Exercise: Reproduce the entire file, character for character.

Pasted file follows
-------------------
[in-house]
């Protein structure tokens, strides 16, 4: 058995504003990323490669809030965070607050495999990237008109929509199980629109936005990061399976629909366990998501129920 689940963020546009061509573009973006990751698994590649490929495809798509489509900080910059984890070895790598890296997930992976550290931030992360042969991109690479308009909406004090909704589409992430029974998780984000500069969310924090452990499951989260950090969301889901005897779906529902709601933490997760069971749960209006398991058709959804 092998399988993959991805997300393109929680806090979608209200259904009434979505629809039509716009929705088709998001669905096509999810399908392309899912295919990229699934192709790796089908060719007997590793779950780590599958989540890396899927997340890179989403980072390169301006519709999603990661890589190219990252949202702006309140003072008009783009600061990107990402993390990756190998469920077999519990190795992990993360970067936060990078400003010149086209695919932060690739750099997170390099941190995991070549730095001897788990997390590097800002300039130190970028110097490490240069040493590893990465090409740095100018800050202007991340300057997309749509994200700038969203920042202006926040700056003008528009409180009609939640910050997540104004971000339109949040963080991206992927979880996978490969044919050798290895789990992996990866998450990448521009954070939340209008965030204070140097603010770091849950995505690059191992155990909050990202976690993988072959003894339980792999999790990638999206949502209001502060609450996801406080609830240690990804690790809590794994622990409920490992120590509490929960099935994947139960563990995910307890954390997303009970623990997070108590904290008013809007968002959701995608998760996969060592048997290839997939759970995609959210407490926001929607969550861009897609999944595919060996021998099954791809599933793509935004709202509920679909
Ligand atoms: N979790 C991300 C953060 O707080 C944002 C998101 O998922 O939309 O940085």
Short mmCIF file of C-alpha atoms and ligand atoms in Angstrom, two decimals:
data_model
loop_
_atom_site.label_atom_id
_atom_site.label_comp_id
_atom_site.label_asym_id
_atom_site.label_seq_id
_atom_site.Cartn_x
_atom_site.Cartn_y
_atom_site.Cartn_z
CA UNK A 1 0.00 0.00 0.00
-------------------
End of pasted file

[in-house]
């Protein structure tokens, strides 16, 4: 058995504003990323490669809030965070607050495999990237008109929509199980629109936005990061399976629909366990998501129920 689940963020546009061509573009973006990751698994590649490929495809798509489509900080910059984890070895790598890296997930992976550290931030992360042969991109690479308009909406004090909704589409992430029974998780984000500069969310924090452990499951989260950090969301889901005897779906529902709601933490997760069971749960209006398991058709959804 092998399988993959991805997300393109929680806090979608209200259904009434979505629809039509716009929705088709998001669905096509999810399908392309899912295919990229699934192709790796089908060719007997590793779950780590599958989540890396899927997340890179989403980072390169301006519709999603990661890589190219990252949202702006309140003072008009783009600061990107990402993390990756190998469920077999519990190795992990993360970067936060990078400003010149086209695919932060690739750099997170390099941190995991070549730095001897788990997390590097800002300039130190970028110097490490240069040493590893990465090409740095100018800050202007991340300057997309749509994200700038969203920042202006926040700056003008528009409180009609939640910050997540104004971000339109949040963080991206992927979880996978490969044919050798290895789990992996990866998450990448521009954070939340209008965030204070140097603010770091849950995505690059191992155990909050990202976690993988072959003894339980792999999790990638999206949502209001502060609450996801406080609830240690990804690790809590794994622990409920490992120590509490929960099935994947139960563990995910307890954390997303009970623990997070108590904290008013809007968002959701995608998760996969060592048997290839997939759970995609959210407490926001929607969550861009897609999944595919060996021998099954791809599933793509935004709202509920679909
Ligand atoms: N979790 C991300 C953060 O707080 C944002 C998101 O998922 O939309 O940085």
Short mmCIF file of C-alpha atoms and ligand atoms in Angstrom, two decimals:
data_model
loop_
_atom_site.label_atom_id
_atom_site.label_comp_id
_atom_site.label_asym_id
_atom_site.label_seq_id
_atom_site.Cartn_x
_atom_site.Cartn_y
_atom_site.Cartn_z
CA UNK A 1 0.00 0.00 0.00